Meetup team
meetup

If you’re interested in underwater hockey or needlepoint-based crafts, it turns out you’re not alone. At Meetup events across the country, people can (and do) come together to pursue their interests and make connections with like-minded individuals. While that concept isn’t exactly a tough sell, Enterprise General Manager JD Singh told us how the sales team effectively gets clients through the funnel.  

 

What’s your blueprint for building a sales team? How did you identify these keys and how have they made an impact as you build a team? 

Setting up clear processes and objectives is extremely important when building a highly efficient sales team. Ambiguity leads to misunderstanding, poor results and unhappy people. Having a clear process helps the teams learn quickly and achieve concrete results. Tracking the appropriate metrics tied to objectives and setting up a solid incentive system aligned with those objectives will lead to efficient teams who execute.

Culture and focus are key factors in scaling any team.’’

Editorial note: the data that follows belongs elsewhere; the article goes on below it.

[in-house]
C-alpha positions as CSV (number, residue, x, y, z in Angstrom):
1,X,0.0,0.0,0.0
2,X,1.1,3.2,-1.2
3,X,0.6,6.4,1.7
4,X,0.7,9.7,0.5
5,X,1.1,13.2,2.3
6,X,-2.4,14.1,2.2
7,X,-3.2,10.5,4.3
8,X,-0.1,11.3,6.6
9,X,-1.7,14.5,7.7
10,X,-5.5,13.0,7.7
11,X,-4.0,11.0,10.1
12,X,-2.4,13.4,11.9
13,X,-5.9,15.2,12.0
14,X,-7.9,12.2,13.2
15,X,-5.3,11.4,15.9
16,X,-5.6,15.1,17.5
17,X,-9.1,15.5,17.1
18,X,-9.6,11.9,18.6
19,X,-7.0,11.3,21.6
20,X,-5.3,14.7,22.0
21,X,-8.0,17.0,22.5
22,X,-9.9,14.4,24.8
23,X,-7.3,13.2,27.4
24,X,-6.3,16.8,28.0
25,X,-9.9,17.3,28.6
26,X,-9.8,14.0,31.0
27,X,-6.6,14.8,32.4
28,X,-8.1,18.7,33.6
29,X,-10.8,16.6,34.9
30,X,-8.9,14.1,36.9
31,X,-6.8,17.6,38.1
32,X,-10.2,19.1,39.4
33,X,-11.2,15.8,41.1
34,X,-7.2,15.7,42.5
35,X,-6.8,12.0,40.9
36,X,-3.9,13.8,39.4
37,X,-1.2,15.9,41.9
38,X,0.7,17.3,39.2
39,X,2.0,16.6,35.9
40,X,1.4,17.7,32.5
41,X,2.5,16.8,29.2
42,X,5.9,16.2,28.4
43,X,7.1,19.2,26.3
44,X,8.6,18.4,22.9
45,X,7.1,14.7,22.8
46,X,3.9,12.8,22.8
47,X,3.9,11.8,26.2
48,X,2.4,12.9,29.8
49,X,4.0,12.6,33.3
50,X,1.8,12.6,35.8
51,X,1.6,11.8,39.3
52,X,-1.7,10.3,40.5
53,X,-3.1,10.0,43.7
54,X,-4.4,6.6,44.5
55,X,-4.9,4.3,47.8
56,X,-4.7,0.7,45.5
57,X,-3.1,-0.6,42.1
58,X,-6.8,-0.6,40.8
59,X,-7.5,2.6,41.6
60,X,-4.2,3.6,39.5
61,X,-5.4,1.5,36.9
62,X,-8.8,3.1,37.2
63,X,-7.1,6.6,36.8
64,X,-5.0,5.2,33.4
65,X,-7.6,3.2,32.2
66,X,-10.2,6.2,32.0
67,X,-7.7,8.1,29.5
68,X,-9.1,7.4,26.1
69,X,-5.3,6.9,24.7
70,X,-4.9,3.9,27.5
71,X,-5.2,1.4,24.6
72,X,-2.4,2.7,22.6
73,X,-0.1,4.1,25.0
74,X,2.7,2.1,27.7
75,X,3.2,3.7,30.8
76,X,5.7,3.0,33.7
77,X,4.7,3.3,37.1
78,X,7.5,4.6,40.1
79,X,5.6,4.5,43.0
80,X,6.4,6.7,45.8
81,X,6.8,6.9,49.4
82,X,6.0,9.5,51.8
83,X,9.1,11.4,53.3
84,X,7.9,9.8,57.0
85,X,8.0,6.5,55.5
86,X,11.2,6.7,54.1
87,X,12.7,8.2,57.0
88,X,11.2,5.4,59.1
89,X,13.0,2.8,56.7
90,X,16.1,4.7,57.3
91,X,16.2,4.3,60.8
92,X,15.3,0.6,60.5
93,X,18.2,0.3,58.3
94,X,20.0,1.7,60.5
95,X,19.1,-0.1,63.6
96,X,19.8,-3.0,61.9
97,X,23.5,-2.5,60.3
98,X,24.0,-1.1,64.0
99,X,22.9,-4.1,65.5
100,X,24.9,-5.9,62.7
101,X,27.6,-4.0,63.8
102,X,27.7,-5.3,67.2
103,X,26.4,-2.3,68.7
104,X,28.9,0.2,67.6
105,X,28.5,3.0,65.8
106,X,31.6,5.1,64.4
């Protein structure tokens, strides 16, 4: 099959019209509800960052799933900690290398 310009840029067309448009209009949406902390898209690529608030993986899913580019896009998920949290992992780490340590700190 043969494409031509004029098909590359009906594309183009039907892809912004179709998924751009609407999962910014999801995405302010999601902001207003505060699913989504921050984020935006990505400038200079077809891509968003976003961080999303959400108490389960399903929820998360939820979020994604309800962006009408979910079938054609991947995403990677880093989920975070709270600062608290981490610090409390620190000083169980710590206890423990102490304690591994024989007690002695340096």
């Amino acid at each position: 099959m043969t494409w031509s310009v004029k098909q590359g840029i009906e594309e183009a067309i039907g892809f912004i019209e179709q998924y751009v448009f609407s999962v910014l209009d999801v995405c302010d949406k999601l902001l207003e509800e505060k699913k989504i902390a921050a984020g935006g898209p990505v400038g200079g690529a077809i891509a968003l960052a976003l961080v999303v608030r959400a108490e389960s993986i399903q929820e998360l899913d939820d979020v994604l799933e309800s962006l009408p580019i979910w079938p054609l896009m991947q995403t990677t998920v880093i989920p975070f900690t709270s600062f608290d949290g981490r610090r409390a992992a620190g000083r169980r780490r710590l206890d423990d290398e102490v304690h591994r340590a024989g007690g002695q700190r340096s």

When scaling, how do you ensure your team doesn’t lose the elements that made it so successful in the first place? 

Culture and focus are key factors in scaling any team. A sales machine needs to not only develop the ability to get clients through the funnel efficiently, but also  get sales representatives ramped up efficiently. Being data-driven and tracking how the team is doing on both fronts helps identify problems earlier.

 

AlphaSense
Alphasense

Information processing takes on a whole new meaning when you consider machine learning and artificial intelligence. Take, for example, AlphaSense’s AI-powered search engine. It enables businesses to access data-driven insights in seconds. Looking for a comprehensive view of AlphaSense’s hiring process and scaling methods? Vice President of Sales Enablement Alea Homison has that and more, below. 

 

What’s your blueprint for building a sales team? How did you identify these keys and how have they made an impact as you build a team?